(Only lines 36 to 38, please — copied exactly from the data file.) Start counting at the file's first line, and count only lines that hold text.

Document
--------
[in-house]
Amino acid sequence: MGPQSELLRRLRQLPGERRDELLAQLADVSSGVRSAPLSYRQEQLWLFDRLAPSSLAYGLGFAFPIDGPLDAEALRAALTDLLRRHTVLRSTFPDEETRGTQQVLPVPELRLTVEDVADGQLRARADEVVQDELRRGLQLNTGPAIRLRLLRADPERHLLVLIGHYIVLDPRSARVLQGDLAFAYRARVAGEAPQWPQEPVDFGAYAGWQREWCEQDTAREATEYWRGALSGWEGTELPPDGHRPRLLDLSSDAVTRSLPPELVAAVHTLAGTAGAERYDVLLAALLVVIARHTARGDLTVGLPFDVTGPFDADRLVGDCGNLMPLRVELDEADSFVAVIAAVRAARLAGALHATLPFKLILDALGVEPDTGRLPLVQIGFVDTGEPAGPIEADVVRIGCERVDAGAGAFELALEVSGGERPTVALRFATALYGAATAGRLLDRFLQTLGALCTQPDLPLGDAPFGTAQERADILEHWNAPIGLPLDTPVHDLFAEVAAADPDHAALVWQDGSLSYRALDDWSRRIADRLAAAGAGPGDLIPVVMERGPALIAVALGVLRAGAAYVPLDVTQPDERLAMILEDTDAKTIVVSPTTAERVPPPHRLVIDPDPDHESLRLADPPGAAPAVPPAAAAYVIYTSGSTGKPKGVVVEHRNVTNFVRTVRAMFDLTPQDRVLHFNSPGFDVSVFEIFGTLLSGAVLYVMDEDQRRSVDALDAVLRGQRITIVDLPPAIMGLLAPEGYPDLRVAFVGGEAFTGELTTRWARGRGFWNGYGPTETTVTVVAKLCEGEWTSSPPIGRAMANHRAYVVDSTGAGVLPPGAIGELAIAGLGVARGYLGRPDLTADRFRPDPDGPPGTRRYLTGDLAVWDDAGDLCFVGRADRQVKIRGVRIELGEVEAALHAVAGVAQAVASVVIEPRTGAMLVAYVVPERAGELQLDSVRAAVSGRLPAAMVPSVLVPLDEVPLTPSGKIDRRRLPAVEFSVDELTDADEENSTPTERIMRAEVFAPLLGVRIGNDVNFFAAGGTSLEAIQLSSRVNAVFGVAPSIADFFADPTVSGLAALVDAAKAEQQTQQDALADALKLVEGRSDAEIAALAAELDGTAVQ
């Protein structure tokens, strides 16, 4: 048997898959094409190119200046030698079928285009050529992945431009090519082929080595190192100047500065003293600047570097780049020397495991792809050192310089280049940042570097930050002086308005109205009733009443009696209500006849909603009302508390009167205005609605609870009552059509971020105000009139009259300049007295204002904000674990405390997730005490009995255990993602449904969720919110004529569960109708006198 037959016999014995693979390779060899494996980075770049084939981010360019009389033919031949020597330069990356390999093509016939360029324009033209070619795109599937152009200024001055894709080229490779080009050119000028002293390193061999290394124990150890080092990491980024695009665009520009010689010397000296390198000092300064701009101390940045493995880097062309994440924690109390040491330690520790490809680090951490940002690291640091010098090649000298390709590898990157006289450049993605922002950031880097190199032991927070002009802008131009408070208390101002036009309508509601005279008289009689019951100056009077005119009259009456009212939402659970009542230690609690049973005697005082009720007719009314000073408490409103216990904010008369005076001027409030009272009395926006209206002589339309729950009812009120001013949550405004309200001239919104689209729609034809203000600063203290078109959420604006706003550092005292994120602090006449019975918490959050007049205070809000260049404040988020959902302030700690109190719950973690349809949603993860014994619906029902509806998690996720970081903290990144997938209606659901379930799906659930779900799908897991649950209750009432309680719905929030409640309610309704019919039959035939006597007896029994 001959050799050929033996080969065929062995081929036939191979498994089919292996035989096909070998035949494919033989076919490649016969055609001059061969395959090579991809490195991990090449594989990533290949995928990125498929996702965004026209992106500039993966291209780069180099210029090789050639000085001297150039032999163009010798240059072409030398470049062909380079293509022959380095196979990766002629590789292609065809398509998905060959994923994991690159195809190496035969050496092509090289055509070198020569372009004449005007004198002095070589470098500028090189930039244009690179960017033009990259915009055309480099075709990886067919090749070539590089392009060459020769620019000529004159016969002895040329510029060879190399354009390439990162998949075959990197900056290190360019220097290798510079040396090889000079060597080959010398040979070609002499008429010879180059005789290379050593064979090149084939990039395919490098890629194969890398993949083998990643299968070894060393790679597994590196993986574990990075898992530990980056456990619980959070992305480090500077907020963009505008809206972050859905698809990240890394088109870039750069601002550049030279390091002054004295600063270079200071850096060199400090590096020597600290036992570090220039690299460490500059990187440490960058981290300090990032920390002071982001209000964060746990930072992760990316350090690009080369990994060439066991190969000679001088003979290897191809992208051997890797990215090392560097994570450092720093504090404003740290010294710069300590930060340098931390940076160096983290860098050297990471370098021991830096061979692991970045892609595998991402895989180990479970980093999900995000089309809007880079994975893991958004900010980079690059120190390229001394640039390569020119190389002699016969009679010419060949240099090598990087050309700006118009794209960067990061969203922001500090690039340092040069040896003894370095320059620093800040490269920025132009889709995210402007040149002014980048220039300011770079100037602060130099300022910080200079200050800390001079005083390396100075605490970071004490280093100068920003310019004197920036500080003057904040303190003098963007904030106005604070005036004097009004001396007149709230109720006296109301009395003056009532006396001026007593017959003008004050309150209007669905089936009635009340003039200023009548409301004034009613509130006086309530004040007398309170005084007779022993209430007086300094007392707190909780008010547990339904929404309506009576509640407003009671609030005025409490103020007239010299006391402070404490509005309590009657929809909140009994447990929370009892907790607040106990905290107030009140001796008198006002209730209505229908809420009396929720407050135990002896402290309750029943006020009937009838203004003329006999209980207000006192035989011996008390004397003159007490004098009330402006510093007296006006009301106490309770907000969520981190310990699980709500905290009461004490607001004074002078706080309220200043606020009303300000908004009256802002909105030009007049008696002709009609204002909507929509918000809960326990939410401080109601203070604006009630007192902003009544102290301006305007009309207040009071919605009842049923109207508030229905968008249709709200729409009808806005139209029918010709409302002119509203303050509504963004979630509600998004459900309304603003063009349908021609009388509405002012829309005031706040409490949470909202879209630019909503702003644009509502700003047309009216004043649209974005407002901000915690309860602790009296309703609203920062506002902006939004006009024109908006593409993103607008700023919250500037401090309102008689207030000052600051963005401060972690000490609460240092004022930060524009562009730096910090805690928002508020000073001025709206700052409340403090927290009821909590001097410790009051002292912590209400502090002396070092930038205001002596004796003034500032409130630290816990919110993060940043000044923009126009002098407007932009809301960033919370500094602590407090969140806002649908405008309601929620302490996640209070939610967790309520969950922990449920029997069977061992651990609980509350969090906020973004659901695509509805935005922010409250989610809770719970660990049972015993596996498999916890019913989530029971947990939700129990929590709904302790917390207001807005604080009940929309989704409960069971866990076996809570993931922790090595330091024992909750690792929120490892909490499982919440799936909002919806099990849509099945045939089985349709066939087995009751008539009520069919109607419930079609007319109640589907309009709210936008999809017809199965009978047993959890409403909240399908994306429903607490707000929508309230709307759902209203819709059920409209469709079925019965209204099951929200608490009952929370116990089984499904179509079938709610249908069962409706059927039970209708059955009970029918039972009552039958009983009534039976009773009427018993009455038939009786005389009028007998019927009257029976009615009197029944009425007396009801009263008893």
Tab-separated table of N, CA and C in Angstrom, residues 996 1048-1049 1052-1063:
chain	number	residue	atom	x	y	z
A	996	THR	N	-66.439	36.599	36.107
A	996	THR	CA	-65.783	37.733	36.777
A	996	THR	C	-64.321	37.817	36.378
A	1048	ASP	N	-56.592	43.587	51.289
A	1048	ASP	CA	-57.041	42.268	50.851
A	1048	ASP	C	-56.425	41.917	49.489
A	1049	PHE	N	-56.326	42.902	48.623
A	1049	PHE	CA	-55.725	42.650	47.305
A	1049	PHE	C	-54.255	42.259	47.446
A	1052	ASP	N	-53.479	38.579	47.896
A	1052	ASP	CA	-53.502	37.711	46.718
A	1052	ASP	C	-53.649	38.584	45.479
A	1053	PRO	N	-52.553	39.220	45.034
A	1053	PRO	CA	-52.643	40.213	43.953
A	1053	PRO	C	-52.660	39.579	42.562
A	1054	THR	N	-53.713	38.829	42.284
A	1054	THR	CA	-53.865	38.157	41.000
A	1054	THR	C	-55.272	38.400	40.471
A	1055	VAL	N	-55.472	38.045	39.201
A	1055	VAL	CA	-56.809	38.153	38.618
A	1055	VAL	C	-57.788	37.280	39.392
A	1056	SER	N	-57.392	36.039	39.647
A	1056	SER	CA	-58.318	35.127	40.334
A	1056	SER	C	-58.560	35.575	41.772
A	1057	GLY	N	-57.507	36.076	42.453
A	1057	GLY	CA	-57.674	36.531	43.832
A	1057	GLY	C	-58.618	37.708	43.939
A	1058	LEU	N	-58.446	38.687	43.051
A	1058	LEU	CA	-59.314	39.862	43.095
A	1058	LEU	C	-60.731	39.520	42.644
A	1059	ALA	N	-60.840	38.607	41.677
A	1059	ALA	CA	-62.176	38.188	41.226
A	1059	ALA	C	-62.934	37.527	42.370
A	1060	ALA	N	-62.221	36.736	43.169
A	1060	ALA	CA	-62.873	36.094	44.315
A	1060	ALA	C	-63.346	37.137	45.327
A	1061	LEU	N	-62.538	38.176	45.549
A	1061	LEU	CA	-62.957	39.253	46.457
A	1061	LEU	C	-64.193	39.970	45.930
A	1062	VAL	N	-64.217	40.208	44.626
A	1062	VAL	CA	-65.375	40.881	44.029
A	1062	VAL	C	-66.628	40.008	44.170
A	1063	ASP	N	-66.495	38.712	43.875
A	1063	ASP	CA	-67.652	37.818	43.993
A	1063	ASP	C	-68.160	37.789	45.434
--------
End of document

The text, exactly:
A	1059	ALA	N	-60.840	38.607	41.677
A	1059	ALA	CA	-62.176	38.188	41.226
A	1059	ALA	C	-62.934	37.527	42.370